Mt Isa

7 May—9 May 2002

The approach to Mount Isa took us by surprise. In place of the flat plains we had become accustomed to, a dramatic, rugged, low range of hills suddenly rose up out of the landscape.  We wound our way through these hills to the township where we set up camp at the Copper City Caravan Park.

We’ve occupied a nice shady spot here, with our own en-suite. It’s cool during the heat of day.  The kids are making good use of the pool: the water is clean and very cold, which makes for refreshing swims – too refreshing for some of the locals, who are clearly accustomed to warmer waters.  I went for a swim with the girls about 8.30 last night. It was very nice indeed.

Yesterday we did touristy things. We went to the Riversleigh Centre, where fossils are studied and displayed. We went on a tour of the laboratory where the girls learned from a guide (who was a palaeontologist) about the rich discoveries in the area, and the painstaking process of identifying the fossils and preparing them for display. We then went and checked out the exhibits.

Afterwards, we went on a tour of Mount Isa Mine.  The underground tours are incredibly popular and need to be booked days or even weeks in advance, and children are not permitted, so a surface tour had to suffice.  Clare found it boring, but Ruby seemed to tune in to the guide. I found it fascinating and memorable. It was something to remember Mount Isa by, apart from a serviceable caravan park.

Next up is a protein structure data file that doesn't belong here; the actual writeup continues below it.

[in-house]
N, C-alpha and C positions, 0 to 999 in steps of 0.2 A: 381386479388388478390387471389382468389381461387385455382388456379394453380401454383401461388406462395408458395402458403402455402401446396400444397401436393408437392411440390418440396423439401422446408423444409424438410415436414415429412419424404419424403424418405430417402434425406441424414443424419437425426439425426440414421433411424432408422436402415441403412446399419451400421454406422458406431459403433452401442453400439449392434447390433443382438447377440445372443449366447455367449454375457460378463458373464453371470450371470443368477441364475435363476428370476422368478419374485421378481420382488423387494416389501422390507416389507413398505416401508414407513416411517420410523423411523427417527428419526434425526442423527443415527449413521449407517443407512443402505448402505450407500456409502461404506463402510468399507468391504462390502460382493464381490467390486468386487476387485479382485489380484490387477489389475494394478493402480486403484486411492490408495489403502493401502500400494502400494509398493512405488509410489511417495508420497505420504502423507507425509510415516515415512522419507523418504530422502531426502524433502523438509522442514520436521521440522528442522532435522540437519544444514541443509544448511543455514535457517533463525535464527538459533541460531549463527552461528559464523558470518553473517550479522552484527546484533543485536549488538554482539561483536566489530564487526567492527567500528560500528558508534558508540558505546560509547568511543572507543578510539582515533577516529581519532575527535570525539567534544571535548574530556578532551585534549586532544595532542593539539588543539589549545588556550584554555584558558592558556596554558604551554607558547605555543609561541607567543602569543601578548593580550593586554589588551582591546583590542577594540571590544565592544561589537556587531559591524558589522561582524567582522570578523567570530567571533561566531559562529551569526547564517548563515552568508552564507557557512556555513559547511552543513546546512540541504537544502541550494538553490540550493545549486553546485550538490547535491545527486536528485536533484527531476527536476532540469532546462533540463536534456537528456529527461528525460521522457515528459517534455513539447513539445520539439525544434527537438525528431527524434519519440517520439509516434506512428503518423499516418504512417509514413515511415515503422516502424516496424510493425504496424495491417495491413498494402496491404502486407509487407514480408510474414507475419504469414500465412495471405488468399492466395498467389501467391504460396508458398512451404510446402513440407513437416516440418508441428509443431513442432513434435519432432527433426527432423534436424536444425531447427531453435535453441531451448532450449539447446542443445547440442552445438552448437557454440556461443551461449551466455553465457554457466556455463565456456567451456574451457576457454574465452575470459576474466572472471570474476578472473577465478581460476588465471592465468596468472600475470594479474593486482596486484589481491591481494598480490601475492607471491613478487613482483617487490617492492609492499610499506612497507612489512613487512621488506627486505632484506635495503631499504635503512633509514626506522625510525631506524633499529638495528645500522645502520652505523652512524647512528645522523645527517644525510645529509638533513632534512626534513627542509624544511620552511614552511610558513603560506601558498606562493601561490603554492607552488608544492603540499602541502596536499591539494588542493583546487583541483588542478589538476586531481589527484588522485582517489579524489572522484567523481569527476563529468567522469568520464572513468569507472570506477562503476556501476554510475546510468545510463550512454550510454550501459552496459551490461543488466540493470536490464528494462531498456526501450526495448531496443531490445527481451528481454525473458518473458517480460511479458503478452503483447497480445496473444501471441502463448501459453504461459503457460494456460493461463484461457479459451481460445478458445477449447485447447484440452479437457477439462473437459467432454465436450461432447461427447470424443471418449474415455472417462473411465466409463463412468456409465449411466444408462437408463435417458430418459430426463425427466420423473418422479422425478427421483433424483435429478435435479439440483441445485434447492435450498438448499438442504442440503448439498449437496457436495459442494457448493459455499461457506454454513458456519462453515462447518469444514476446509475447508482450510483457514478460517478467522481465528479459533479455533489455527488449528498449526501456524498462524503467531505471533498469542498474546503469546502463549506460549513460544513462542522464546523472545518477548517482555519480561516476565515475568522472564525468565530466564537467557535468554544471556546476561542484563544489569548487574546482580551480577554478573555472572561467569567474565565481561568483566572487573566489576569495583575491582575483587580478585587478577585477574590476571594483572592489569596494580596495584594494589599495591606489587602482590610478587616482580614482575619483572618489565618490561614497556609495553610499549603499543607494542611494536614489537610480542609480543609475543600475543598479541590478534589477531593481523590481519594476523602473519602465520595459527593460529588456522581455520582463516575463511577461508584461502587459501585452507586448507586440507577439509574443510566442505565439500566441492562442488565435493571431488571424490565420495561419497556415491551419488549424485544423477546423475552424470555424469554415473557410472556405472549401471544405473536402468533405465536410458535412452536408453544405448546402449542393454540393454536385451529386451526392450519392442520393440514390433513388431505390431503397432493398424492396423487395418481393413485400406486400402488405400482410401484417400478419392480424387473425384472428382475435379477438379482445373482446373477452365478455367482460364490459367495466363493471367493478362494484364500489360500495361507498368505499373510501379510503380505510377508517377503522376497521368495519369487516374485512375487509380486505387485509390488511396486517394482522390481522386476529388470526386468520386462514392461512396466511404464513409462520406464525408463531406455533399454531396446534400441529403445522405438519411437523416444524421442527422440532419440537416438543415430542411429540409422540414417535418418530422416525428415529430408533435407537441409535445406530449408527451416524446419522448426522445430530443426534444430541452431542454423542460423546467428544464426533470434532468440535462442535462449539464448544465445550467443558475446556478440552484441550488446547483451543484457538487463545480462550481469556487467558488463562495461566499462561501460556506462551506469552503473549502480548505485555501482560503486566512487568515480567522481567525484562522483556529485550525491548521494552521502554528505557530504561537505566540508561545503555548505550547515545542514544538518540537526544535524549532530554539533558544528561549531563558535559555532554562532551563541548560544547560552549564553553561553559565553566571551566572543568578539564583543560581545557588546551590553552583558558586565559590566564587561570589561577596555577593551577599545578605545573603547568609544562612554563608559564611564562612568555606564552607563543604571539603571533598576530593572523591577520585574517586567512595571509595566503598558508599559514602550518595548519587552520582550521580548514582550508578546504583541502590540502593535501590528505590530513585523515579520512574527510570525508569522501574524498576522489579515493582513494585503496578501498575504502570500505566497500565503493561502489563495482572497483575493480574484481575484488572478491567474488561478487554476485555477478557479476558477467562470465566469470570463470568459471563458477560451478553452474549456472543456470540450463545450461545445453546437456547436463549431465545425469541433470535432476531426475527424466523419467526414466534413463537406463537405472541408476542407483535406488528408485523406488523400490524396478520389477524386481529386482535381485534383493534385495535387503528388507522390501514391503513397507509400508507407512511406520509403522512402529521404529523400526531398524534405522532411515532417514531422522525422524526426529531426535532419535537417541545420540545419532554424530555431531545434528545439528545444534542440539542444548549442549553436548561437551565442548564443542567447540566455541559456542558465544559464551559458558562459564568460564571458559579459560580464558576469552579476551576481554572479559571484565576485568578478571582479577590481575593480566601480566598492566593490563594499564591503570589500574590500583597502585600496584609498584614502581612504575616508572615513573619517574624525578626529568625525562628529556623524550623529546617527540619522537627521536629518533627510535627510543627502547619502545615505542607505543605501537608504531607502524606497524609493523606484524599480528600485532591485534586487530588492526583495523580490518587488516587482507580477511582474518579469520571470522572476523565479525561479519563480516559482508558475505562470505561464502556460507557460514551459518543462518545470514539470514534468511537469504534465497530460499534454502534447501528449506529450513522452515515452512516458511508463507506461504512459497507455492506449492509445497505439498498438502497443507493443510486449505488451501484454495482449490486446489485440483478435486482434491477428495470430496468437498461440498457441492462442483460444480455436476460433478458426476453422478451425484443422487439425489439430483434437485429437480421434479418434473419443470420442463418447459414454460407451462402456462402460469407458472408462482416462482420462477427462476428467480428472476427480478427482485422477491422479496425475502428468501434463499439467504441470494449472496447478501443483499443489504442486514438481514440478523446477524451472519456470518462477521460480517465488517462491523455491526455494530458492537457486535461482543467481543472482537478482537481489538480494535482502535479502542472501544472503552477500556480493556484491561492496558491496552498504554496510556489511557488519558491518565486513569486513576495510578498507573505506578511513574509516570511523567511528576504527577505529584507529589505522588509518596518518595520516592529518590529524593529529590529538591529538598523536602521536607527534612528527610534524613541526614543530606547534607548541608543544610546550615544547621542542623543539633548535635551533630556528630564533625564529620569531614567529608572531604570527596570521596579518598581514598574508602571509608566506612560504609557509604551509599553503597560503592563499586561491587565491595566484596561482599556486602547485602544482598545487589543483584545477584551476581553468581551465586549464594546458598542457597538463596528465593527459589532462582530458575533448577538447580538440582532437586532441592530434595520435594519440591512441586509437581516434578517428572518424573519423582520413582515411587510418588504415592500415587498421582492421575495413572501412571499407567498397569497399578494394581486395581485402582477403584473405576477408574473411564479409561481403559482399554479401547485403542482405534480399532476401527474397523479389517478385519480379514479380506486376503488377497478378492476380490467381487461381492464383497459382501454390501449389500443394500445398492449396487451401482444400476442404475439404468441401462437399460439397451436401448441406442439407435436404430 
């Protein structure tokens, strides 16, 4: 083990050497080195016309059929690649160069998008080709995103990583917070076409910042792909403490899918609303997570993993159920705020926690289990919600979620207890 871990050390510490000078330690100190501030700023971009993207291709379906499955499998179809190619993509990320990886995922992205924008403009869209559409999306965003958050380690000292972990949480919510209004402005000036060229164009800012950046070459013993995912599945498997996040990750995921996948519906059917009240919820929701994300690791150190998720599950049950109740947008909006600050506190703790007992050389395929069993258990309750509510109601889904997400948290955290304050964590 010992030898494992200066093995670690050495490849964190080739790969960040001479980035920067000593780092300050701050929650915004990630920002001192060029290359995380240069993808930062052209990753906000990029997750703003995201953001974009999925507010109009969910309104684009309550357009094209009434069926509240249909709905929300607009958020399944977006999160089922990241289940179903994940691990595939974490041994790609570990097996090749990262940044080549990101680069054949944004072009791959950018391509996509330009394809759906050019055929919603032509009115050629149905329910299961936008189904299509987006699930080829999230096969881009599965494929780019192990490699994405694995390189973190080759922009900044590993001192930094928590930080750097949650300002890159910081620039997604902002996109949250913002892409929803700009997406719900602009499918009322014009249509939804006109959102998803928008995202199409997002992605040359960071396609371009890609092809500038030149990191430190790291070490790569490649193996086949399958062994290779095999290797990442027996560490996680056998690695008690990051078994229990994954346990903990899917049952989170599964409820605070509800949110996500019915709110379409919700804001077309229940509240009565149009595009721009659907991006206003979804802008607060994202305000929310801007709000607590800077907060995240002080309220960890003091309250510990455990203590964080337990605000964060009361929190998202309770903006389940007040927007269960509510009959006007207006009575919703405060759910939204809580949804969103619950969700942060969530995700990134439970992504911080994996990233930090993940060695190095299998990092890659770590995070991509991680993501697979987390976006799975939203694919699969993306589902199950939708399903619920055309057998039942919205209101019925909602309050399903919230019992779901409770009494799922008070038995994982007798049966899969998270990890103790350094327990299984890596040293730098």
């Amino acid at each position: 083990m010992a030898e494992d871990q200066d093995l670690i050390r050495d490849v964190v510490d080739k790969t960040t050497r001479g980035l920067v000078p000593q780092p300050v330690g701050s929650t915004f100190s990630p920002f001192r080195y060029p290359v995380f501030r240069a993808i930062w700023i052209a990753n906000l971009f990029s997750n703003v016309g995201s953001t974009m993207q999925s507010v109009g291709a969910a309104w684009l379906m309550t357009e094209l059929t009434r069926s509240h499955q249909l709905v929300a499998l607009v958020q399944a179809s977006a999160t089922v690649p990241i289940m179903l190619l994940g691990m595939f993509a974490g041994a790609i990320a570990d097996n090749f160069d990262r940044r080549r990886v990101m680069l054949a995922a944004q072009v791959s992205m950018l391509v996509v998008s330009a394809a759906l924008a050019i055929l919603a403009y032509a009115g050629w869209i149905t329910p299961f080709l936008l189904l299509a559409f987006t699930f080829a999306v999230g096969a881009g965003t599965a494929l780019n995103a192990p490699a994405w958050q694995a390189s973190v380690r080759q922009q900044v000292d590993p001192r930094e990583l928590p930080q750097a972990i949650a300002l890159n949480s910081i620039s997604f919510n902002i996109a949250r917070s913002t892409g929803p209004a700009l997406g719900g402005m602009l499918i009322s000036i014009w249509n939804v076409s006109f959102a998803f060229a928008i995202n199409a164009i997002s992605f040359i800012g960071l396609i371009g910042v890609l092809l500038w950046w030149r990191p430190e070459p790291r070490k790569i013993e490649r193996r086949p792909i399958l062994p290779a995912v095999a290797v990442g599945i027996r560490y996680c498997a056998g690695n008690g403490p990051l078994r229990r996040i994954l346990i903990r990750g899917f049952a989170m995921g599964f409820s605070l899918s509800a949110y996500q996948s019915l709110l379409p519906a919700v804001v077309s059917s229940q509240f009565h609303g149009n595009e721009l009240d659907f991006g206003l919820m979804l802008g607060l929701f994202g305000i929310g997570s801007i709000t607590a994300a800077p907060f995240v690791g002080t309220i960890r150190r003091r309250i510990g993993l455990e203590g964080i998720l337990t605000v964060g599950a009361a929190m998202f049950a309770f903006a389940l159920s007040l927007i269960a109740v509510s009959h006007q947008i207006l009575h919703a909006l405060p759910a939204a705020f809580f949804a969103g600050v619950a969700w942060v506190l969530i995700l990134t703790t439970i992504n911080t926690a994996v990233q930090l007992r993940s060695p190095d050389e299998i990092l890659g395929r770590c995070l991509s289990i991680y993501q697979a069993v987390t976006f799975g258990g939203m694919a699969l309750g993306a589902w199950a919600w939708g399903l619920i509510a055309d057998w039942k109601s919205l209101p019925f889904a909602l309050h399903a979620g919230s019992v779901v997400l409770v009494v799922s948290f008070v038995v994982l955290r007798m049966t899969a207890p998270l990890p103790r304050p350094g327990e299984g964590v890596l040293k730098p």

Susie and I have been staying up late in front of a fire prepared by her in a half a 44-gallon drum. It’s nice having this time together watching the fire under the stars.

Yesterday afternoon and this morning were partially occupied by shopping.  We need to fill the esky before our long drive to Tennant Creek tomorrow.  Ruby’s fingernail is finally coming off, following the injury she sustained at Glentulloch.

In the afternoon I got a haircut and bought some music books for the kids.  I was lucky to find a music shop that stocked the clarinet books that Ruby was learning from. I also bought a beginner’s violin book for Clare.

In the evening we went to the Irish Club to have a beer for Cathy’s Law’s dad. (Cathy is a neighbour back home in Sydney whose father worked in Broken Hill but had died some years ago.) We gorged ourselves on mediocre buffet food.  The beer was good, however.

Tomorrow we rise early to undertake the longest single leg of our journey.

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